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. Last Updated: 07/27/2016

Moscow Mayor Declares War on Youth Drug Use




Moscow Mayor Yury Luzhkov is about to declare a war on drug use among the city's youth that will include such measures as tougher policing and lectures in schools.


Stanislav Oganyan of the Moscow mayor's press office said Luzhkov gave top priority to reducing youth drug use at a meeting of the city government this week.


"Drug use and trade are on the increase and soon will become a disaster. It should be stopped now before it reaches a global scale," Oganyan quoted Luzhkov as saying.


Up to 23 percent of Moscow's drug users are in their teens, according to data provided by the city health department. The same report also said 14 percent of children aged 13 to 16 have tried drugs at least once.


Police have also reported an alarming tendency toward harder drugs. "A few years ago, we used to intercept mostly softer drugs such as marijuana or anasha [a drug similar to marijuana that grows in Central Asia]. Now it is much harder stuff like cocaine and heroin," said Vladimir Zubkov of the Moscow police press office.


The new anti-drug program, due to be finalized in the next few days, will introduce new telephone hot lines for drug addicts. Special flyers describing the symptoms of drug addiction will be distributed to parents of Moscow school children.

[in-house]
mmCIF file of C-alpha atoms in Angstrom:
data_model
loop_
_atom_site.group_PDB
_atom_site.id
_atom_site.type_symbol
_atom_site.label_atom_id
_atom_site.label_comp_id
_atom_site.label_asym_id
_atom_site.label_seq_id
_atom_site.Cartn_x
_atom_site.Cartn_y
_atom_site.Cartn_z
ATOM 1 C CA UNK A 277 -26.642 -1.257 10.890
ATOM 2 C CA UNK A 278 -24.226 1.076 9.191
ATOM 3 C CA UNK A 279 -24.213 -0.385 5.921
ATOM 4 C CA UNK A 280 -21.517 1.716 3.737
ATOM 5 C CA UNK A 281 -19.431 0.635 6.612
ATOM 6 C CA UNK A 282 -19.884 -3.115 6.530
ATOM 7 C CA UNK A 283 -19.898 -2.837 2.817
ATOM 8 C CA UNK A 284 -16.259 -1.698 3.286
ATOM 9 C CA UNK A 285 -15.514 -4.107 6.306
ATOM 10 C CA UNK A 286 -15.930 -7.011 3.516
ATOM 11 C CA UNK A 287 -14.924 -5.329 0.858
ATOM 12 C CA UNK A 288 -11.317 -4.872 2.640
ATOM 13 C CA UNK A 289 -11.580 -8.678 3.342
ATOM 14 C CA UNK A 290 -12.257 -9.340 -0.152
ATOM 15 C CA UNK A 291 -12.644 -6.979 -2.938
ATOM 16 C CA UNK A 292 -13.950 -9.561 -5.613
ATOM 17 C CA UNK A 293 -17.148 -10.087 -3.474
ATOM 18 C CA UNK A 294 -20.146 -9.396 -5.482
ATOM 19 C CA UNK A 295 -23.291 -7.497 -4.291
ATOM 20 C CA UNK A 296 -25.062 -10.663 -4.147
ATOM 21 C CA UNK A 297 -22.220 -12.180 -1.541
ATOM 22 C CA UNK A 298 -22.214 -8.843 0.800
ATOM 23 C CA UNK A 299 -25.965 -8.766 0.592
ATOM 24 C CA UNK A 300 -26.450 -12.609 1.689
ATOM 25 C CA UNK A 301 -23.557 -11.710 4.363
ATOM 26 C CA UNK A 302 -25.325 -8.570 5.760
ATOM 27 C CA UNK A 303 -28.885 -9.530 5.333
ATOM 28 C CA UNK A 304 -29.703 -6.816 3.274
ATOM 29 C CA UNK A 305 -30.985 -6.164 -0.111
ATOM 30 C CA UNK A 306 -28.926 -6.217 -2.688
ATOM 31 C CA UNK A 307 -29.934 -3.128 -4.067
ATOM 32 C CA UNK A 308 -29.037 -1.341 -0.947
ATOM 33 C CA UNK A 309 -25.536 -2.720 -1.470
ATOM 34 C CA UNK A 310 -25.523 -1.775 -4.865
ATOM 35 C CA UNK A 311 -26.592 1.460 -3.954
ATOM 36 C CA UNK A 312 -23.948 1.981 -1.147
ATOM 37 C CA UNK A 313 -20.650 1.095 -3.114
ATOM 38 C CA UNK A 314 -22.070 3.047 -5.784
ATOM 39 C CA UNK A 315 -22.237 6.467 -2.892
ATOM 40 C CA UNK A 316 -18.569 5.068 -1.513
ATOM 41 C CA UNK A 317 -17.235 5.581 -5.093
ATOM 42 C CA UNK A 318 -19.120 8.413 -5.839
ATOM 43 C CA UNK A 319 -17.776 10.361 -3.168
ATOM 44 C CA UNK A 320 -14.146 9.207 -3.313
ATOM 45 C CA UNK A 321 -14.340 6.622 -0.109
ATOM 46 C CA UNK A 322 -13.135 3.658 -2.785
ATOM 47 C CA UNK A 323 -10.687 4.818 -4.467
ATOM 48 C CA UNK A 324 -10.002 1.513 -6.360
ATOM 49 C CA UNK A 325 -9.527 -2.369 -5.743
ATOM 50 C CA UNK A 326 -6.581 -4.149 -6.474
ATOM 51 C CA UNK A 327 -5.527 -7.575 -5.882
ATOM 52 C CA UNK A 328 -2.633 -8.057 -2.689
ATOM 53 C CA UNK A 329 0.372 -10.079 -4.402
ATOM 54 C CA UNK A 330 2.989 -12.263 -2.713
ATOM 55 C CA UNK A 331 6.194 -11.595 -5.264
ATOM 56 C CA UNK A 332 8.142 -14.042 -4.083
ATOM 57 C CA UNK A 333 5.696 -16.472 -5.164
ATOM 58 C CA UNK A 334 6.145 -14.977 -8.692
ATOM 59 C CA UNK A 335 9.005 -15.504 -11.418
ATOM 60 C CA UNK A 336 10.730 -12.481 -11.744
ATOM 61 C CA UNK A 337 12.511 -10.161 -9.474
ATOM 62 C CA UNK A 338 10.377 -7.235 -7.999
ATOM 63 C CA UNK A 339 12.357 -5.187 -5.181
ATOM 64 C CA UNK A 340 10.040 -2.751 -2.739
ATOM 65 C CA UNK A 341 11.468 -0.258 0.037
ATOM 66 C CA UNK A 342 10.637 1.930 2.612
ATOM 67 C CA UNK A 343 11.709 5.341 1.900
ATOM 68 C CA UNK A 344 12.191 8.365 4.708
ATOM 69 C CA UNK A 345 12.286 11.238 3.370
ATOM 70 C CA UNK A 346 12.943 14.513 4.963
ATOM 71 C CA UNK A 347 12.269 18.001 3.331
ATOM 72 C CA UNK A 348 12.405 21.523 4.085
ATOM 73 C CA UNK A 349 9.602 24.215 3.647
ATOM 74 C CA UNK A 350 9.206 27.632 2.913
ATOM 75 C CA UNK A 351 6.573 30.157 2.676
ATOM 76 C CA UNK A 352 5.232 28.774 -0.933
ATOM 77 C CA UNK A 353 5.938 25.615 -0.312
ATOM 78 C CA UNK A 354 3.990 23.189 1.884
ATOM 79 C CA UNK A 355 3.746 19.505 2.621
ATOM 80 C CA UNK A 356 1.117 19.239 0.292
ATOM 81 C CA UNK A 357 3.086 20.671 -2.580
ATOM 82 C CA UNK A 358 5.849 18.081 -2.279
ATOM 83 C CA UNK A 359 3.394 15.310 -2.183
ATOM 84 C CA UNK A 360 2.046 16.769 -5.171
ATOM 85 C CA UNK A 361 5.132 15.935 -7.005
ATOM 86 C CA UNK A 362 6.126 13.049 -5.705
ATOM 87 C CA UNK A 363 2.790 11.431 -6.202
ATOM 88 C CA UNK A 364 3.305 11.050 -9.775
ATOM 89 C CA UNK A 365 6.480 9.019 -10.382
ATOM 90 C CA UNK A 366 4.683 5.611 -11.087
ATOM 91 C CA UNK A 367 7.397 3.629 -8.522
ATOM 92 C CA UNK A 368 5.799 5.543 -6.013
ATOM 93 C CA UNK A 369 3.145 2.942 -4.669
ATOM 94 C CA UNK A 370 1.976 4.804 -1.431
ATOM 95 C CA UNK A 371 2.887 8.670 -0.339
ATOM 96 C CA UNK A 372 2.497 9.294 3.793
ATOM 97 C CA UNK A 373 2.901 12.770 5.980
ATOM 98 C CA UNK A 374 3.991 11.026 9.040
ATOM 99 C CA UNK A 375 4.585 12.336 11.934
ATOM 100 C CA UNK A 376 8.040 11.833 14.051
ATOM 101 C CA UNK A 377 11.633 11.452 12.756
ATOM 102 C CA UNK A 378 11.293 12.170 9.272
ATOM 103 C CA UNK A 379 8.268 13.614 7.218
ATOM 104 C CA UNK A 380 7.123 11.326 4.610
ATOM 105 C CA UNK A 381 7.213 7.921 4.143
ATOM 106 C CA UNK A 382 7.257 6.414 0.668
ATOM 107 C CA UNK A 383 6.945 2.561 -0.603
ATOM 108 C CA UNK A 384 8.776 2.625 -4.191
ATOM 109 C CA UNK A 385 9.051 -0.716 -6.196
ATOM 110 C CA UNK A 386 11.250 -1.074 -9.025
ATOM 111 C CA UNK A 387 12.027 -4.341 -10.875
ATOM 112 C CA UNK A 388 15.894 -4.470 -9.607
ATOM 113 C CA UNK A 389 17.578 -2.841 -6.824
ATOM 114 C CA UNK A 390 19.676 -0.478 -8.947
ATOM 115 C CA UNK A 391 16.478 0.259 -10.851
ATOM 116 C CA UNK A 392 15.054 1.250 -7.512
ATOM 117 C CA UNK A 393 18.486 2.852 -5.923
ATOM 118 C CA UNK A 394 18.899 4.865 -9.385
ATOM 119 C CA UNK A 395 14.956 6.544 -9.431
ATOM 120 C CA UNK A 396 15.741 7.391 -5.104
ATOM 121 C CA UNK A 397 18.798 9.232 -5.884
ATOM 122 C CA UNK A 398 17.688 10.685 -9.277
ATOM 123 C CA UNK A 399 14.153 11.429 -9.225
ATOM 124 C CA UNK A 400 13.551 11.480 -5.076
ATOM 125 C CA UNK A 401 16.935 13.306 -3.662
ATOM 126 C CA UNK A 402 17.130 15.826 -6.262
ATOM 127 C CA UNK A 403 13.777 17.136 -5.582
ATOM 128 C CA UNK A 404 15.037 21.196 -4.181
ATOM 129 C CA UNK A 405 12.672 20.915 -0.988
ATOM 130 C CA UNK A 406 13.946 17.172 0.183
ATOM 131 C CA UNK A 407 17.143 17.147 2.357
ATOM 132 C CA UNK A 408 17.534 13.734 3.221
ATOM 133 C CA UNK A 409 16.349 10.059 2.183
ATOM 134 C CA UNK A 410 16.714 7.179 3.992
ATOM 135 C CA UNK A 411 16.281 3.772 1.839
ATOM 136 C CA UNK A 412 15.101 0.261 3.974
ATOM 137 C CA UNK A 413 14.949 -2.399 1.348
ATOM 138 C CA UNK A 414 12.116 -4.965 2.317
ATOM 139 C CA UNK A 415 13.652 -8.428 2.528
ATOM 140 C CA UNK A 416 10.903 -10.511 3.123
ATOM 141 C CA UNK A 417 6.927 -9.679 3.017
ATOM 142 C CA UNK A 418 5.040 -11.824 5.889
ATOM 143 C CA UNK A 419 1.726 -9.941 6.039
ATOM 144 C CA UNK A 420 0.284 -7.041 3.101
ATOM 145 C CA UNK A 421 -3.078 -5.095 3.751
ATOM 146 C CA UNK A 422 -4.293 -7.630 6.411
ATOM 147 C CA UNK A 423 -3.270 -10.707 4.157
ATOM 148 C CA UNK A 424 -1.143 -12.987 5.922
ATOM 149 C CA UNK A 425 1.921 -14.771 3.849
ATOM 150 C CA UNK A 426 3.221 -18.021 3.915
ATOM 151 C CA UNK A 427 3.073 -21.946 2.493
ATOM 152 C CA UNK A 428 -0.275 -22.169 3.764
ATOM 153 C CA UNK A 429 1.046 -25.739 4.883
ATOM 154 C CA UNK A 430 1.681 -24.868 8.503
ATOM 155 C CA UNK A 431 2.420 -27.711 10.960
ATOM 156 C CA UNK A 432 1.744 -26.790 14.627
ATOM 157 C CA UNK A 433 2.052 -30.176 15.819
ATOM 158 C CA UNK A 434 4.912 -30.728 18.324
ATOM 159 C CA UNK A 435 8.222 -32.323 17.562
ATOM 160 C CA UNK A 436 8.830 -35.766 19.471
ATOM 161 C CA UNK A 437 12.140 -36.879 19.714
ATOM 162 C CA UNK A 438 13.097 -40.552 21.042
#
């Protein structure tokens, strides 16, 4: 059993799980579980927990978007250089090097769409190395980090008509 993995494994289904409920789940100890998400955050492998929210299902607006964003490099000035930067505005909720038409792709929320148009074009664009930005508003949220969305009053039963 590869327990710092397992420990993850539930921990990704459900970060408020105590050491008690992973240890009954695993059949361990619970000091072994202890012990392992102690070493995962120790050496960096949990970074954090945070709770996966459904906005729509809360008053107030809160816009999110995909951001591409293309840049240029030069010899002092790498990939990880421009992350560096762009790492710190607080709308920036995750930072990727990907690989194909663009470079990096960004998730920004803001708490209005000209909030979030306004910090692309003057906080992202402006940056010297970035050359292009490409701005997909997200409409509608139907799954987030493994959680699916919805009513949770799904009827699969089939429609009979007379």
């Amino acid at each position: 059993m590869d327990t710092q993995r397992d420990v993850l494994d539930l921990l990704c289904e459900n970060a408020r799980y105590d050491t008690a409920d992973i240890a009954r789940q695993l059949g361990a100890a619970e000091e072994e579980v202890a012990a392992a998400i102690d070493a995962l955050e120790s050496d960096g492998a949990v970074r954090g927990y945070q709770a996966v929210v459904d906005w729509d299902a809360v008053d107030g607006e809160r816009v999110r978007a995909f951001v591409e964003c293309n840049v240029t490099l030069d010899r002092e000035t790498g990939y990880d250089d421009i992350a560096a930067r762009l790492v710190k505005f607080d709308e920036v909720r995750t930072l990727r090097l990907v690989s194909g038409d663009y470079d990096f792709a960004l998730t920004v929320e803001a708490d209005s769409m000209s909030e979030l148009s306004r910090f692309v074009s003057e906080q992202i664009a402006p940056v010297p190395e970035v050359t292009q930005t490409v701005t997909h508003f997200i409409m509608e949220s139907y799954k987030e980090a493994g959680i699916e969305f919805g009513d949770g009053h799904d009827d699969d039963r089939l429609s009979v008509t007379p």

In some parts of the city, pilot programs will be started in which specially trained children will teach other children about the hazards of drug use.


Police are also likely to be ordered to crack down on potential drug dealing spots.


Oganyan said Moscow's chief policeman, Nikolai Kulikov, blamed the city's discos and night clubs for tolerating drug dealers. He did not, however, name any particular places or names. Luzhkov this week promised "to wipe such places off the face of the Earth" as soon as the locations are made known to him, Oganyan said.


"We too have declared war on drugs, but a long time ago," said an employee of the Propaganda night club, who asked not to be identified. The man said it is the club's policy to be on guard for drug dealers or for clients who appear to be on drugs.


Luzhkov's will be the second prominent anti-drug campaign this year. NTV television started its own push earlier this year, showing a series of hard-hitting anti-drug community service announcements and also the show "Sumerki," or "Dusk," in which drug addicts tell of their bad experiences.